Disseminated Zygomycosis Due to Rhizopus schipperae after Heatstroke (1999)

A 21-year-old woman suffered heatstroke and developed diarrhea while trekking across south Texas. The
heatstroke was complicated by seizures, rhabdomyolysis, pneumonia, renal failure, and disseminated
intravascular coagulation. The patient's stool and blood cultures grew Campylobacter jejuni. The patient
subsequently developed paranasal and gastrointestinal zygomycosis and required surgical debridement and
a prolonged course of amphotericin B. The zygomycete cultured was Rhizopus schipperae. This is only the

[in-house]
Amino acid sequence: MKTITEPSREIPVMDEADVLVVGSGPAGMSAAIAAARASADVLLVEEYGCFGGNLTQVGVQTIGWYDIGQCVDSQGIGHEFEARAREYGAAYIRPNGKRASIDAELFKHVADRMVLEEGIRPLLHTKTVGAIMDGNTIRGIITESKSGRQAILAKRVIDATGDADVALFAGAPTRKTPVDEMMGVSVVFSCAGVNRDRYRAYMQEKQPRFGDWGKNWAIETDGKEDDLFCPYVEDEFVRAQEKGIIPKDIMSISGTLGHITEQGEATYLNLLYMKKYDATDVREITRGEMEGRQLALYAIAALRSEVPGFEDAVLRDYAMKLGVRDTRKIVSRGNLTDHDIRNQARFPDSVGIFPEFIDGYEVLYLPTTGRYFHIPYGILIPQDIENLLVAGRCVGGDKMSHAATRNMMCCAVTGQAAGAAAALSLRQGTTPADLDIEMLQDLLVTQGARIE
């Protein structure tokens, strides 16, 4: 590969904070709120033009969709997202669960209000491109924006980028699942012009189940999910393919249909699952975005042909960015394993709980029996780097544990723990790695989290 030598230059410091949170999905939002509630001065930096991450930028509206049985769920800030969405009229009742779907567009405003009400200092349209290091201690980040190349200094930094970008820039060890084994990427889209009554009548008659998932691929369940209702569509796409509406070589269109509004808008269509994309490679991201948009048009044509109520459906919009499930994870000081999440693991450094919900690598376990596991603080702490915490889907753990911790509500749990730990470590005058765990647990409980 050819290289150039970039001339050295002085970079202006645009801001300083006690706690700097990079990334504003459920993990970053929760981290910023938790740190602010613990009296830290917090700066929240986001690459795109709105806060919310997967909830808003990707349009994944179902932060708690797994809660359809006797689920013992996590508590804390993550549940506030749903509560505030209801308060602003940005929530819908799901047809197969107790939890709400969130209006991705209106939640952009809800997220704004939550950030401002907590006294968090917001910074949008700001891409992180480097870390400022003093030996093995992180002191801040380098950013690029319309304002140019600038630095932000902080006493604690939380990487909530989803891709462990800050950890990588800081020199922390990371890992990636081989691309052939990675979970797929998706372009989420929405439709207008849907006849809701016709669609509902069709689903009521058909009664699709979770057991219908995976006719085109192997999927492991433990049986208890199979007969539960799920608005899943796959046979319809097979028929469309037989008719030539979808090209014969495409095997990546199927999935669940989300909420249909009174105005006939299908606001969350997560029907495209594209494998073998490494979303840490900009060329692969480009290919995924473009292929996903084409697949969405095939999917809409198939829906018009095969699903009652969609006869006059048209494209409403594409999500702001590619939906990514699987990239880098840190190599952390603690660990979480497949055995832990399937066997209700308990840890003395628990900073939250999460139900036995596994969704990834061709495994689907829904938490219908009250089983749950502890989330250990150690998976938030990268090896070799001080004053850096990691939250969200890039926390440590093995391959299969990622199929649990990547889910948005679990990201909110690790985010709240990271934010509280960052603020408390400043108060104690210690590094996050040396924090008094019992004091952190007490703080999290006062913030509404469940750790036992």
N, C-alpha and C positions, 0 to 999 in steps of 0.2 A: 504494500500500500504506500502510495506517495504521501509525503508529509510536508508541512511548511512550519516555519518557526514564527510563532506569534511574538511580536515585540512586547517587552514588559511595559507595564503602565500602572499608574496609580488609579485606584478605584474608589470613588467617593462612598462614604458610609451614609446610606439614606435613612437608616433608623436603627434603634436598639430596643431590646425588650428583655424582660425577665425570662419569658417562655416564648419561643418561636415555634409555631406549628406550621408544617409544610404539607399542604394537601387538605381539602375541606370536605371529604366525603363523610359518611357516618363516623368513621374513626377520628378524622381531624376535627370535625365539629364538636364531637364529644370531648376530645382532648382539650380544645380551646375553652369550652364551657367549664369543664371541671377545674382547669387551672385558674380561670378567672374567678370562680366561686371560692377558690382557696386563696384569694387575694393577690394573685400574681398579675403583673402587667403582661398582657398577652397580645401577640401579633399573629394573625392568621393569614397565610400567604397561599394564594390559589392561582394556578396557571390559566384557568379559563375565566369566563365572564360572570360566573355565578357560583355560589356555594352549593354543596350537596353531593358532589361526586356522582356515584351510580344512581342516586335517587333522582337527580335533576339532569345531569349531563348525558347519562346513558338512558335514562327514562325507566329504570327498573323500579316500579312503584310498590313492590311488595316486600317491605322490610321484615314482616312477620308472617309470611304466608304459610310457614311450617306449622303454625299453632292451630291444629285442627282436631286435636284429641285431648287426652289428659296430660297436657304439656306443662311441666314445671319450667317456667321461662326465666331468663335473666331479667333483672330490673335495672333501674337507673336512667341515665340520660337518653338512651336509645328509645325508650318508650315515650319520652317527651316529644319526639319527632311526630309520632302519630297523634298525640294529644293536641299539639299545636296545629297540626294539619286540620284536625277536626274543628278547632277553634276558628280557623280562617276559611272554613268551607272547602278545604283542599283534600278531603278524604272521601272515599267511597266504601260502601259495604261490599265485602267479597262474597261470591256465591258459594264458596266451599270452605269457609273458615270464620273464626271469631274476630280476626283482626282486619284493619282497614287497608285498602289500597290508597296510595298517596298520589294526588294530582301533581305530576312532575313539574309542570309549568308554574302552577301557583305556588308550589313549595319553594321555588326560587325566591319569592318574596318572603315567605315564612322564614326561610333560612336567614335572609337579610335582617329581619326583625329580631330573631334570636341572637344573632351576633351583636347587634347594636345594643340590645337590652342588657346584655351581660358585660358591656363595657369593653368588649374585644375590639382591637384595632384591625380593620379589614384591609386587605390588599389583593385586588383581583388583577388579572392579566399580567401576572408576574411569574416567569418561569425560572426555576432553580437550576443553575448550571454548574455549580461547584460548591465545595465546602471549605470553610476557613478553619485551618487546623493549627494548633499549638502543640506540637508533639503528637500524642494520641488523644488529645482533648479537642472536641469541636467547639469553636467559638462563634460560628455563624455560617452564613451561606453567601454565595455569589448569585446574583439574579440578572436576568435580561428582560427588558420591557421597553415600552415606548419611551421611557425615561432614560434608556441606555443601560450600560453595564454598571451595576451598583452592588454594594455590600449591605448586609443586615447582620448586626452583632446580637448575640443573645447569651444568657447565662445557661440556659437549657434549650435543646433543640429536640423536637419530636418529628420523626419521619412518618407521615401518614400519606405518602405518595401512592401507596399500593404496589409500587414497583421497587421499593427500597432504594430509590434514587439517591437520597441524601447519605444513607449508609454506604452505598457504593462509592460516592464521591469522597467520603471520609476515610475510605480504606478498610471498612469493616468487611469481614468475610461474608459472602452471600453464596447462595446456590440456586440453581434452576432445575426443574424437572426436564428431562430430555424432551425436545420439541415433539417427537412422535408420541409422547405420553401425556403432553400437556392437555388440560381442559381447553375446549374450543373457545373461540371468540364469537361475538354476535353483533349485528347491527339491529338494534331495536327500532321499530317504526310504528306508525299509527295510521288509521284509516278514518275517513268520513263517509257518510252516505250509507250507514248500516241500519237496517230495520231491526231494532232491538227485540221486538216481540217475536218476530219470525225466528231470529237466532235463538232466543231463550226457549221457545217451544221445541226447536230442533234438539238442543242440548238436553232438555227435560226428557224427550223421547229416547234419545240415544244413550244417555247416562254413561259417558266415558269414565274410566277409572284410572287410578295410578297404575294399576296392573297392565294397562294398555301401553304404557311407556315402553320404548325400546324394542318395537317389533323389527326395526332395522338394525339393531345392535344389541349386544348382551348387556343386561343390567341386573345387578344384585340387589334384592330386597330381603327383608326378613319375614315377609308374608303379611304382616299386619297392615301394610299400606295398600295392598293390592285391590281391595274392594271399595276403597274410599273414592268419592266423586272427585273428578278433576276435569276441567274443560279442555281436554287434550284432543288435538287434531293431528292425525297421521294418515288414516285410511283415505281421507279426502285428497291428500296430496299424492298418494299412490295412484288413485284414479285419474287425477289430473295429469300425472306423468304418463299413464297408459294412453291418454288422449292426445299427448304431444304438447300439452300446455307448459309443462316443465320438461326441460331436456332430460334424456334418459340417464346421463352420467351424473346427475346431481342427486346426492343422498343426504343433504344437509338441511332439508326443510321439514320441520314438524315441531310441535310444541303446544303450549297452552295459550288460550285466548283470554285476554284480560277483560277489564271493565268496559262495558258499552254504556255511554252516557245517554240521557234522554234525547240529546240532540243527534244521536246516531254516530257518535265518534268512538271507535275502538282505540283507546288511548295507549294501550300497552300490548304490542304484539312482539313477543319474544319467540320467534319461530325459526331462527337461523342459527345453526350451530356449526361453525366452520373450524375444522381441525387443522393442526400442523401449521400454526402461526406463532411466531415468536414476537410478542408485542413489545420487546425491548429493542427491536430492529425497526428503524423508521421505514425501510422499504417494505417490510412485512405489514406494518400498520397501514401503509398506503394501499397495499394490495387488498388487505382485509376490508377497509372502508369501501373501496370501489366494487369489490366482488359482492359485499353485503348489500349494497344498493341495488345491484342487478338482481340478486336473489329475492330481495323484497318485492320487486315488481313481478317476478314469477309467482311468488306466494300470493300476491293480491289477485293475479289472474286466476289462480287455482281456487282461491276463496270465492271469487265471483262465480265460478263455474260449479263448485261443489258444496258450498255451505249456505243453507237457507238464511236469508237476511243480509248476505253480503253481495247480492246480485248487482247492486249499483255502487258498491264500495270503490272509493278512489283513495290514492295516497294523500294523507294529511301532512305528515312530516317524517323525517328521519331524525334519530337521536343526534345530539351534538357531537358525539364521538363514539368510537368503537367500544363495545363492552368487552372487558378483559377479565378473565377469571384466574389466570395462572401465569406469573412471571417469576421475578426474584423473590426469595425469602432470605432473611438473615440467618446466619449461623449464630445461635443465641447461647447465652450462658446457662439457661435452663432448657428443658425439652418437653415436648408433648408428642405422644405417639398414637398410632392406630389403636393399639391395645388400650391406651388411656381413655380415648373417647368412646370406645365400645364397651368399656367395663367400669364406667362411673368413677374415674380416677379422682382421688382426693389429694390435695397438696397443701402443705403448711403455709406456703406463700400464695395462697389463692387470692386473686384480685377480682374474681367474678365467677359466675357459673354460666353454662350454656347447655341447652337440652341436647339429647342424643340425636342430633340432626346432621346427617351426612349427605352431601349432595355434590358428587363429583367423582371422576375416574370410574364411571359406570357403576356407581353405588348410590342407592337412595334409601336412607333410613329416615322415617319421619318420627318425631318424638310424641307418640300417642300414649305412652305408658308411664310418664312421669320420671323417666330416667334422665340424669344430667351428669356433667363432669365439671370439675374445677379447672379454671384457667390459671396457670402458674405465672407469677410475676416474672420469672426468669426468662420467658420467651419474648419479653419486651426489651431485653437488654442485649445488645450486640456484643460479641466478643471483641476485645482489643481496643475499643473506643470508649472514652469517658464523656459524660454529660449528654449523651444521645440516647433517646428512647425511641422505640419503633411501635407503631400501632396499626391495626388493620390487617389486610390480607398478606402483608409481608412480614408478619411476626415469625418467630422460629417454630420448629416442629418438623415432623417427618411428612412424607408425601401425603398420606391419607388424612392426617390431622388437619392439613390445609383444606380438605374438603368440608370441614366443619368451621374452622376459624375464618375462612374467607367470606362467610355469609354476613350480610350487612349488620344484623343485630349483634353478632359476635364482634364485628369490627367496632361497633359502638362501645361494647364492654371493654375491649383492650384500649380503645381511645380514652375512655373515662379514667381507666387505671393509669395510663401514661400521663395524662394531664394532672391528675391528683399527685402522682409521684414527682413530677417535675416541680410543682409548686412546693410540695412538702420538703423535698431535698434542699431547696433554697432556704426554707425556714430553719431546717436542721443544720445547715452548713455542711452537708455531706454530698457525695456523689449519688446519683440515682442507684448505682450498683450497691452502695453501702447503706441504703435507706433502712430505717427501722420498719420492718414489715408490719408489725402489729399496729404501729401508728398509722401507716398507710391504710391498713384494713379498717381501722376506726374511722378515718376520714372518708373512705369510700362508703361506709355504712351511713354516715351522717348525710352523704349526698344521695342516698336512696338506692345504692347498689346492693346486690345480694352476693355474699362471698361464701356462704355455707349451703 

second isolate of R. schipperae that has been described. R. schipperae is characterized by the production of
clusters of up to 10 sporangiophores arising from simple but well-developed rhizoids. These asexual
reproductive propagules are produced on Czapek Dox agar but are absent on routine mycology media, where
only chlamydospores are observed. Despite multiorgan failure, bacteremia, and disseminated zygomycosis,
the patient survived and had a good neurological outcome. Heatstroke has not been previously described as
a risk factor for the development of disseminated zygomycosis.